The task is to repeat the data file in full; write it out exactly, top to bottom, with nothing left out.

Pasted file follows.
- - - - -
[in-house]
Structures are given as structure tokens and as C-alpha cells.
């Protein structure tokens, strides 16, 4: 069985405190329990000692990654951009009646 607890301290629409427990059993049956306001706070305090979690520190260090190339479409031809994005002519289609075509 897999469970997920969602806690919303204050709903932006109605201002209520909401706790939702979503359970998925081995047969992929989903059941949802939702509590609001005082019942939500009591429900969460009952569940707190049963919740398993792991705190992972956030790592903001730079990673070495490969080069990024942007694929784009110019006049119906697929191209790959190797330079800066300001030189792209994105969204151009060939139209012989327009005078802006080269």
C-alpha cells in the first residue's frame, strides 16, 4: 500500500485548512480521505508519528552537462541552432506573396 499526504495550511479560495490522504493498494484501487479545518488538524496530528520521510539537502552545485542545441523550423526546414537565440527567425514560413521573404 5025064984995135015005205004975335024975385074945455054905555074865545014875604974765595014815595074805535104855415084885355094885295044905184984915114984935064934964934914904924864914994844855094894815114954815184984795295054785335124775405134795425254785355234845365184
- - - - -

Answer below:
[in-house]
Structures are given as structure tokens and as C-alpha cells.
């Protein structure tokens, strides 16, 4: 069985405190329990000692990654951009009646 607890301290629409427990059993049956306001706070305090979690520190260090190339479409031809994005002519289609075509 897999469970997920969602806690919303204050709903932006109605201002209520909401706790939702979503359970998925081995047969992929989903059941949802939702509590609001005082019942939500009591429900969460009952569940707190049963919740398993792991705190992972956030790592903001730079990673070495490969080069990024942007694929784009110019006049119906697929191209790959190797330079800066300001030189792209994105969204151009060939139209012989327009005078802006080269």
C-alpha cells in the first residue's frame, strides 16, 4: 500500500485548512480521505508519528552537462541552432506573396 499526504495550511479560495490522504493498494484501487479545518488538524496530528520521510539537502552545485542545441523550423526546414537565440527567425514560413521573404 5025064984995135015005205004975335024975385074945455054905555074865545014875604974765595014815595074805535104855415084885355094885295044905184984915114984935064934964934914904924864914994844855094894815114954815184984795295054785335124775405134795425254785355234845365184